The Samurai and the Fortune Teller
August 20, 2012 · 10:01pm EST · Posted by Fujiyama Dojo
Fujiyama Dojo
P.O. Box 20003
Thorold, ON, Canada
L2V 5B3
(905) 680-6389

Long ago, in the province of Kai, a master swordsman was approached by one of his students who had just returned from a trip. The student was very excited about a fortune teller whom he had met in one of the neighbouring villages. This fortune teller was famous for claiming to be a powerfully clairvoyant woman who was able to tell him many things about his past and his future. "This fortune teller is different", the student said, "she offers to teach her magic for a price and if you would learn from her how to see into the future, you would become invincible."

The master refused. "That woman has nothing to teach me," he said. "I know the future. I either live or die. There is nothing more to consider."

But his student insisted and even offered to pay the fortune teller's fee as a gift to his teacher. The student pleaded until, at last, the master swordsman reluctantly agreed to accompany his eager student to see the medium. Once there, the teacher went inside the house, while his student stayed outside. The samurai looked at the woman and she greeted him. "So, you can see the future?" he asked.

"I can," the fortune teller answered, "and I offer you some of that knowledge for a price. What could be more valuable to you?"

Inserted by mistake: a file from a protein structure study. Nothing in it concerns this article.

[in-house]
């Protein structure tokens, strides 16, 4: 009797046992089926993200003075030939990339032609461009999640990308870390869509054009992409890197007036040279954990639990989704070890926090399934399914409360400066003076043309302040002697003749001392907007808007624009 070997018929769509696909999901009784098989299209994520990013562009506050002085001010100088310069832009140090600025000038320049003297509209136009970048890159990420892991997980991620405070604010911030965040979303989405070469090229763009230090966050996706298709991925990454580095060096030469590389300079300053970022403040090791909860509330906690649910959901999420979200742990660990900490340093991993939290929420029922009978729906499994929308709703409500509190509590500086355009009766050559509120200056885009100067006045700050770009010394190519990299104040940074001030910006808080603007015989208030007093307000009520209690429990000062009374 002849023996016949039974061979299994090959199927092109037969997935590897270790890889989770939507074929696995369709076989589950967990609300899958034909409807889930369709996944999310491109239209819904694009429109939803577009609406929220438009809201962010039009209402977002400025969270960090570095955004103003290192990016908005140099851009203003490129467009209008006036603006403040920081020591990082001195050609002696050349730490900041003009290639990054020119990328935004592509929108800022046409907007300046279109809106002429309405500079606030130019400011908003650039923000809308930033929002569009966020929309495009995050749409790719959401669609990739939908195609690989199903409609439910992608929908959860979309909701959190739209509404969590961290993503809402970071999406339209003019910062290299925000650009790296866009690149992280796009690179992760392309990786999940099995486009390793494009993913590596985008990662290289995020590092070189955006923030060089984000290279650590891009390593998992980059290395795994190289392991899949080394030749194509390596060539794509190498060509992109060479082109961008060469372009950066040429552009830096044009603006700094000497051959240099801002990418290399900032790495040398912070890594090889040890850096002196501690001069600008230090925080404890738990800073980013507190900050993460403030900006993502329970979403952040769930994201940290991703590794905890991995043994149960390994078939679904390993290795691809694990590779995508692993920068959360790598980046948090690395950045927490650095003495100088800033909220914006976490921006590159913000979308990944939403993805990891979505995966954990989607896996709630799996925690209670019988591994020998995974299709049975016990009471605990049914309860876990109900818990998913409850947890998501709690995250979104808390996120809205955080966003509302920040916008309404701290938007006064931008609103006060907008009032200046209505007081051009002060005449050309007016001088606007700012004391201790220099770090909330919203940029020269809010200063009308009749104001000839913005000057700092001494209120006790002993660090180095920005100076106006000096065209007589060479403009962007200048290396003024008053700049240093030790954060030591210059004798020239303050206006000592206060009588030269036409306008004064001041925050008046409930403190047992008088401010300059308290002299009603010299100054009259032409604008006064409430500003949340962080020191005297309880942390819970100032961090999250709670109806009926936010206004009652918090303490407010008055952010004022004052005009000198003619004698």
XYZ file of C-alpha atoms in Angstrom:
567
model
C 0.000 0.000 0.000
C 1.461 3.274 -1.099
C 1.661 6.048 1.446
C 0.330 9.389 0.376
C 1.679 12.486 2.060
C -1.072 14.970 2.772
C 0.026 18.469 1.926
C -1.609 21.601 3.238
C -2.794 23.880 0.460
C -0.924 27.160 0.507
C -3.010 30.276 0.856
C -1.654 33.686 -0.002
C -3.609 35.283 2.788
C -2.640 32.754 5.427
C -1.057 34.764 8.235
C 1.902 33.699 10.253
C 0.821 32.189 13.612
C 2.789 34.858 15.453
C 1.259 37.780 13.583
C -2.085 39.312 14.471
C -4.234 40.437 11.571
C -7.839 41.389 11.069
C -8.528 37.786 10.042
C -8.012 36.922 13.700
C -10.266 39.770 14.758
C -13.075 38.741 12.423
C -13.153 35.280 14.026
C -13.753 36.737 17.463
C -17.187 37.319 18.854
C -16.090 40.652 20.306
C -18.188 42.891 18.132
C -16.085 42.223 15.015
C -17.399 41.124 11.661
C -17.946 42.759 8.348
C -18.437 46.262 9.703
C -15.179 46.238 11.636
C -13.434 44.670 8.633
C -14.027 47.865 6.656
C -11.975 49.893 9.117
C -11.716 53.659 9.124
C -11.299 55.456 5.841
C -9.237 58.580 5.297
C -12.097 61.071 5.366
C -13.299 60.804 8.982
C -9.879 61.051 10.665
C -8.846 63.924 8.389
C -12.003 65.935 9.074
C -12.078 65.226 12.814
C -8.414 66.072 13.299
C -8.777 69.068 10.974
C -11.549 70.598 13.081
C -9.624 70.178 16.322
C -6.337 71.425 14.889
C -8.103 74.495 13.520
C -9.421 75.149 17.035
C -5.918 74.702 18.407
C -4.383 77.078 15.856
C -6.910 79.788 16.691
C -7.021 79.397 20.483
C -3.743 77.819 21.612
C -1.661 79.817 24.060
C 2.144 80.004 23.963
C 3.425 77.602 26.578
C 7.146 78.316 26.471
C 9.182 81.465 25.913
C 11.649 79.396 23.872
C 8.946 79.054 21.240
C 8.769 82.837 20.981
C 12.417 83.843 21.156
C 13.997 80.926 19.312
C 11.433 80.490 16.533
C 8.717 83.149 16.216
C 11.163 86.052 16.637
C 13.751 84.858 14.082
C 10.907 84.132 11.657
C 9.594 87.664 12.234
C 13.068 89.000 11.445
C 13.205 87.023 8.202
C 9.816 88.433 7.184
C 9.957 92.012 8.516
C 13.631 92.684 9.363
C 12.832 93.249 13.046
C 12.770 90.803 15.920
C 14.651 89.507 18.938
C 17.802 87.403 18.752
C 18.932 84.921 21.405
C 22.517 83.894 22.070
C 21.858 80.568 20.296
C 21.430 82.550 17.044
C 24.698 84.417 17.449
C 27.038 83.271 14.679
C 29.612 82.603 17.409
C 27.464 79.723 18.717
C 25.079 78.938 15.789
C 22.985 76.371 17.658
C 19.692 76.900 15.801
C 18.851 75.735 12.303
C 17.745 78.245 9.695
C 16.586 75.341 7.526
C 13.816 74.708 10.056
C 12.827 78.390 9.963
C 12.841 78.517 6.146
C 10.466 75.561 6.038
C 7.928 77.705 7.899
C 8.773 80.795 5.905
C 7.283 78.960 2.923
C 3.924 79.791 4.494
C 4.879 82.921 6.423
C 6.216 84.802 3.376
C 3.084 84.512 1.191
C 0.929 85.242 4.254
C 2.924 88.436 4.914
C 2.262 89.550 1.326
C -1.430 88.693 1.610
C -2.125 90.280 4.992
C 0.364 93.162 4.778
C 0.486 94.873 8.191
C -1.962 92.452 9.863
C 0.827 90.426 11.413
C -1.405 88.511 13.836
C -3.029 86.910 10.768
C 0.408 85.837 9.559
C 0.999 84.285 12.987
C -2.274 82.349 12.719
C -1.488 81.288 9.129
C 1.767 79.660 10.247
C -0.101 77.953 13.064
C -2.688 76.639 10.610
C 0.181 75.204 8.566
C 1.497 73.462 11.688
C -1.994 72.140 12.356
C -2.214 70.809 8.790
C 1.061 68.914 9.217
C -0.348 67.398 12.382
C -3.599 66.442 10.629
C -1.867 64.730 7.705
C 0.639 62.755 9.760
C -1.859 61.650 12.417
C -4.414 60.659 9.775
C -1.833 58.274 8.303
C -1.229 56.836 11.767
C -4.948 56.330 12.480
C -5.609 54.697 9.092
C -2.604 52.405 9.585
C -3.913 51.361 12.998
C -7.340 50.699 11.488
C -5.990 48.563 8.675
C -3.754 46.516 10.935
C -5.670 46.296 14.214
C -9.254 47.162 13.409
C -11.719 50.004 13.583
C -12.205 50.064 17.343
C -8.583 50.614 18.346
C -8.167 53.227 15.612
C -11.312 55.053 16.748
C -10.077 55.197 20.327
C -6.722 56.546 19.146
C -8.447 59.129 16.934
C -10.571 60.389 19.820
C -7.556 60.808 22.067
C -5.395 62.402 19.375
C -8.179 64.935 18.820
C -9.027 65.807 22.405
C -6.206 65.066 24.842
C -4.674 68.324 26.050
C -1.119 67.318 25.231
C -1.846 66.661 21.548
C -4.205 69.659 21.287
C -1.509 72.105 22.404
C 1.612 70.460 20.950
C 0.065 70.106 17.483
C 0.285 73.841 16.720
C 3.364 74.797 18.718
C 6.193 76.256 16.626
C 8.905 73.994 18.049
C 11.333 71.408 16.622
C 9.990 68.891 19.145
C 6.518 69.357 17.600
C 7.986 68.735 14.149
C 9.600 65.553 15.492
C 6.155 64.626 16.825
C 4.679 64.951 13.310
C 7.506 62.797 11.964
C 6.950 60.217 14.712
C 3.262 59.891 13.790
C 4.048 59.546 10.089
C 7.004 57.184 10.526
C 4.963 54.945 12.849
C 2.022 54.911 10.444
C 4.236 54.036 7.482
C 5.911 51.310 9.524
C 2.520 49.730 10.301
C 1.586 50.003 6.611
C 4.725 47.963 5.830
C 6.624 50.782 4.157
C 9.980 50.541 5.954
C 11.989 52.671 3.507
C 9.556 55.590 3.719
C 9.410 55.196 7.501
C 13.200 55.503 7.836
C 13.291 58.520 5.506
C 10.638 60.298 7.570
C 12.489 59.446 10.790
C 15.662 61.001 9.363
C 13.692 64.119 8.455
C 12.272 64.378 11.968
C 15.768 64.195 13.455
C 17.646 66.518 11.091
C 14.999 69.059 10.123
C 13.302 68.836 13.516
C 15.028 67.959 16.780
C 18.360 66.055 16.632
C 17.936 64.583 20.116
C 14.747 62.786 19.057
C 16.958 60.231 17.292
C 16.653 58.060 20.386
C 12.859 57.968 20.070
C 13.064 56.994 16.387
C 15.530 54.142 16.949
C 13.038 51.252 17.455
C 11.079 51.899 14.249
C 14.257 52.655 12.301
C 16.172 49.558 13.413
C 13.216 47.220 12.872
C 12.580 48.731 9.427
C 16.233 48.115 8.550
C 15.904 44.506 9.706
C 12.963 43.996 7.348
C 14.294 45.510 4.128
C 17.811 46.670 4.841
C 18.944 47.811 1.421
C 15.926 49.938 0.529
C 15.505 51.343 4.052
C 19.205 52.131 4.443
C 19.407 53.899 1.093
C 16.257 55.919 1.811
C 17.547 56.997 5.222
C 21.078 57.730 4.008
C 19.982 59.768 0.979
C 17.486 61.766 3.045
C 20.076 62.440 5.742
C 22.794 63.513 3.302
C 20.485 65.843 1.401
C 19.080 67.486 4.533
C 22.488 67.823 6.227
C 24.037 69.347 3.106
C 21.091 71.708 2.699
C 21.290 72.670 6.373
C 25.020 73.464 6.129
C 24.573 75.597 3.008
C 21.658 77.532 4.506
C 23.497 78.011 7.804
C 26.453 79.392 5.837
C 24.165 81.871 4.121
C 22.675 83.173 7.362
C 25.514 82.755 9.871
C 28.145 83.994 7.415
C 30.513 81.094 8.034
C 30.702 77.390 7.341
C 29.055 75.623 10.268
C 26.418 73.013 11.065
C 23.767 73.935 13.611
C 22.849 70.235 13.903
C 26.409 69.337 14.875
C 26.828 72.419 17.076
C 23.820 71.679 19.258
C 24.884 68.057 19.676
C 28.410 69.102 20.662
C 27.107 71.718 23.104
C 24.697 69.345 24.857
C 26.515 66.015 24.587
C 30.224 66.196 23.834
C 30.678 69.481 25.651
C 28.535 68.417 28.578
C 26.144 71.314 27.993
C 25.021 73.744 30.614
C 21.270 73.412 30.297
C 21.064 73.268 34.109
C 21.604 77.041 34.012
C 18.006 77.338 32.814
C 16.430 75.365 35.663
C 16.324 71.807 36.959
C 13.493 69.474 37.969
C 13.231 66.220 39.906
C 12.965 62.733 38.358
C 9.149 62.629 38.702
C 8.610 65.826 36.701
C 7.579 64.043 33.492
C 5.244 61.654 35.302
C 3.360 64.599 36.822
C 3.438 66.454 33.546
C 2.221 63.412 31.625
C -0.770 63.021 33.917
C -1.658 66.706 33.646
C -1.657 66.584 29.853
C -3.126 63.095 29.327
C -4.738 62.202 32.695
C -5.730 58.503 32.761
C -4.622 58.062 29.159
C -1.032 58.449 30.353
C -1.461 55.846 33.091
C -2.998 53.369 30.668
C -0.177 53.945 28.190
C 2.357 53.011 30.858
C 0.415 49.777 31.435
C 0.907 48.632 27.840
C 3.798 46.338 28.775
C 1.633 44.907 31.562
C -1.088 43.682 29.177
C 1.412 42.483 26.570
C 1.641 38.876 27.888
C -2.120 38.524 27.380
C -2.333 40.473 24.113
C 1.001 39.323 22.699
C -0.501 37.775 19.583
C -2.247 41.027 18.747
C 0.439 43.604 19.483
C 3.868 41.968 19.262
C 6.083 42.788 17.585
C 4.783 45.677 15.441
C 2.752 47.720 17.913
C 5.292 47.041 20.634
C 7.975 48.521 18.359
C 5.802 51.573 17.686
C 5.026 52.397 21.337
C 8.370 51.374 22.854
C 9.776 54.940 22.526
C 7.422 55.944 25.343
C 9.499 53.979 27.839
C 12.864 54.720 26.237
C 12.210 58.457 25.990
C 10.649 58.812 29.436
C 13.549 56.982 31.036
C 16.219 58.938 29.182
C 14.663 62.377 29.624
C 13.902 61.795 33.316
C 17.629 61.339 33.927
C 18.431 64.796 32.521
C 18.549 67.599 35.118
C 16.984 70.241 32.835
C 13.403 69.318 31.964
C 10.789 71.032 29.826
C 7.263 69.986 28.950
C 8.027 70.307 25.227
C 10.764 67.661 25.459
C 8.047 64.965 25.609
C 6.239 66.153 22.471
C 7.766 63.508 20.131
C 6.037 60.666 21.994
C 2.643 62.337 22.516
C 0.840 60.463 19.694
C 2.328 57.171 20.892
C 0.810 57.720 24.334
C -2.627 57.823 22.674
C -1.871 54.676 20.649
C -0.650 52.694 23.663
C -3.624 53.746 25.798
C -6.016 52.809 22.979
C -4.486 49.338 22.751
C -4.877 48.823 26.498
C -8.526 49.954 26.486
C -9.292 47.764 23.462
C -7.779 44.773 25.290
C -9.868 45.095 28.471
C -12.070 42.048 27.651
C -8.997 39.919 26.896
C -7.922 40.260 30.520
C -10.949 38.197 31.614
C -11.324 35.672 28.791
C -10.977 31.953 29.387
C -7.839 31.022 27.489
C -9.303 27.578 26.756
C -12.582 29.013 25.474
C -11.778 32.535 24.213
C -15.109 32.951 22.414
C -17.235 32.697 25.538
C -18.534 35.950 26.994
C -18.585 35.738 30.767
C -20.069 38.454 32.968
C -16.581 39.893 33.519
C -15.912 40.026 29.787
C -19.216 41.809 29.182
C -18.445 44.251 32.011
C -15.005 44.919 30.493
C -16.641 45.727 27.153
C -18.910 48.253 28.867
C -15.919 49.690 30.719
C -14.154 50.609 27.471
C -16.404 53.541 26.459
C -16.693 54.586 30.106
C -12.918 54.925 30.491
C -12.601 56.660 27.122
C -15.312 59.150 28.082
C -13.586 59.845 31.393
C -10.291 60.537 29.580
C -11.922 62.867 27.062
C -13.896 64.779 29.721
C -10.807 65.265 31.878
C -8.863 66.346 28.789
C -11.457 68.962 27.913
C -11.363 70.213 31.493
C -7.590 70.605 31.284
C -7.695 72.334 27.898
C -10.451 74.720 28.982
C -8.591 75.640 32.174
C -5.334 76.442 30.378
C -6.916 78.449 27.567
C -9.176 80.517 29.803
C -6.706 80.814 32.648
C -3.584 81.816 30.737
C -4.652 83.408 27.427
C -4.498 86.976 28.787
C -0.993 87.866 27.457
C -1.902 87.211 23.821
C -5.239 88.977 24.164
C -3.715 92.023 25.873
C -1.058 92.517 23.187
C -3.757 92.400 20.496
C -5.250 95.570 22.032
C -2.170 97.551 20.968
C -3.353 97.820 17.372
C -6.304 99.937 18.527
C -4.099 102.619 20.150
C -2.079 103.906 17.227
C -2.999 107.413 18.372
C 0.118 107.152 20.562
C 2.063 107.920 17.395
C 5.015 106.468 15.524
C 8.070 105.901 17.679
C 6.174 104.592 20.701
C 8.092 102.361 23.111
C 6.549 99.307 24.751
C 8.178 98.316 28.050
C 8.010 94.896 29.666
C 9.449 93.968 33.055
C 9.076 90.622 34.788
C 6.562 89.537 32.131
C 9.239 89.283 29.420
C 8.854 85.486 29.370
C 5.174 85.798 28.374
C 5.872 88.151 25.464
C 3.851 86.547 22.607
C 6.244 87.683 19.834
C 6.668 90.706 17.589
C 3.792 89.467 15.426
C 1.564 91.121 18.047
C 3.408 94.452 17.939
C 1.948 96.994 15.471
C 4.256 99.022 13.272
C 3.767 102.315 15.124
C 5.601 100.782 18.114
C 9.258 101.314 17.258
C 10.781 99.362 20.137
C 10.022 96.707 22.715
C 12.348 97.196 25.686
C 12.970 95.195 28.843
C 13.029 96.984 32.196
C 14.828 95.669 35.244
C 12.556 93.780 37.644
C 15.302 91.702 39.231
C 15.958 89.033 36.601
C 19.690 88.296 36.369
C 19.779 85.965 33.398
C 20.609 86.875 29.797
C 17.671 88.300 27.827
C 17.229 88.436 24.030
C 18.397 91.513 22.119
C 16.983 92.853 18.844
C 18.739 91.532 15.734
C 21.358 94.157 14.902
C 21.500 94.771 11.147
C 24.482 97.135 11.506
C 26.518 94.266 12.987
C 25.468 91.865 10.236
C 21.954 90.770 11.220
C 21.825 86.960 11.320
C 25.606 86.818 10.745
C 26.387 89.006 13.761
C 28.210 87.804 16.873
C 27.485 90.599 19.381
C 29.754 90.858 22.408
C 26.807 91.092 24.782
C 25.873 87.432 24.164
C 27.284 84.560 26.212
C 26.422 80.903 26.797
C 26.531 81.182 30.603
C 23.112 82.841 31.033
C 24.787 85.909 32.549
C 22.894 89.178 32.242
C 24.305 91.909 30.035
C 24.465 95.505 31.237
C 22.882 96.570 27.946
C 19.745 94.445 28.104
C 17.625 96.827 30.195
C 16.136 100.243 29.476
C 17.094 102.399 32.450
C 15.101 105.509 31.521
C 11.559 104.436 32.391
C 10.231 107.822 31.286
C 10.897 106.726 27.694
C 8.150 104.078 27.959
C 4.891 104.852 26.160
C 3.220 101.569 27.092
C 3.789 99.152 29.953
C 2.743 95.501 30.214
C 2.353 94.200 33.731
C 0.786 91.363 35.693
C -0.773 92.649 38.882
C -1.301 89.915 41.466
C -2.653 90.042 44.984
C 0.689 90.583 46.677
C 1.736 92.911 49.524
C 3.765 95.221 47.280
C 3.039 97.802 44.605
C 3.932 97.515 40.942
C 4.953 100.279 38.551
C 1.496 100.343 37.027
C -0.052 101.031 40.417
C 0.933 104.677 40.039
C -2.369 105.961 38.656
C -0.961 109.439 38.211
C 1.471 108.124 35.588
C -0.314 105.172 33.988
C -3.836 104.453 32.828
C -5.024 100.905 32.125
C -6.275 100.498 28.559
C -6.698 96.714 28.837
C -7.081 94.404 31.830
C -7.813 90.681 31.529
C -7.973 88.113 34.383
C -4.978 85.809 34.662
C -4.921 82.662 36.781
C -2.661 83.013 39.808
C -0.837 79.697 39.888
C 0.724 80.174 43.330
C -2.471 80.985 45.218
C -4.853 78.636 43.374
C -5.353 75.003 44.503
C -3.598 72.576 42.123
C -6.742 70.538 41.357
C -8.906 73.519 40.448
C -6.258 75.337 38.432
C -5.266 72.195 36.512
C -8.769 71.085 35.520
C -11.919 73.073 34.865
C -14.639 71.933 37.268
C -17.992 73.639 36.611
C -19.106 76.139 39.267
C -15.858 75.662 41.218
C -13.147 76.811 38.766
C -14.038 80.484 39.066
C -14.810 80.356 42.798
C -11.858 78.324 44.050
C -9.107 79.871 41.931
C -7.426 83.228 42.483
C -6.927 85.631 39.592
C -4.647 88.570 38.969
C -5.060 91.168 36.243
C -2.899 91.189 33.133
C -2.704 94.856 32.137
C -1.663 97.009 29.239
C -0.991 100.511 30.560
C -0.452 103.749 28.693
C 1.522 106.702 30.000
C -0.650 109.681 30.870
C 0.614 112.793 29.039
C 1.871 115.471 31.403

"What use would I have for such skill? Why would I need it?"

"You will know what to do in any and every circumstance", the woman insisted. "What could be better than that?"

"I know what to do already", the samurai said and prepared to leave, but the woman blocked his path and yelled at him. "You are a foolish man who rejects the greatest power there is! What could be more valuable than the power I offer you?"

The samurai drew his sword and with blinding speed beheaded the fortune teller. He then stood there for a moment staring at the severed head. When he emerged from the house, his student ran to him. "What happened, teacher?" he asked.

The master swordsman still walking answered calmly, "She had nothing to offer me. She did not even see death coming."

The student put his unspent money back into his purse and placed it inside his kimono and then followed his teacher down the dirt road, thinking that one needs not to be a fortune teller to know that it is not always a good idea too ask too many questions.


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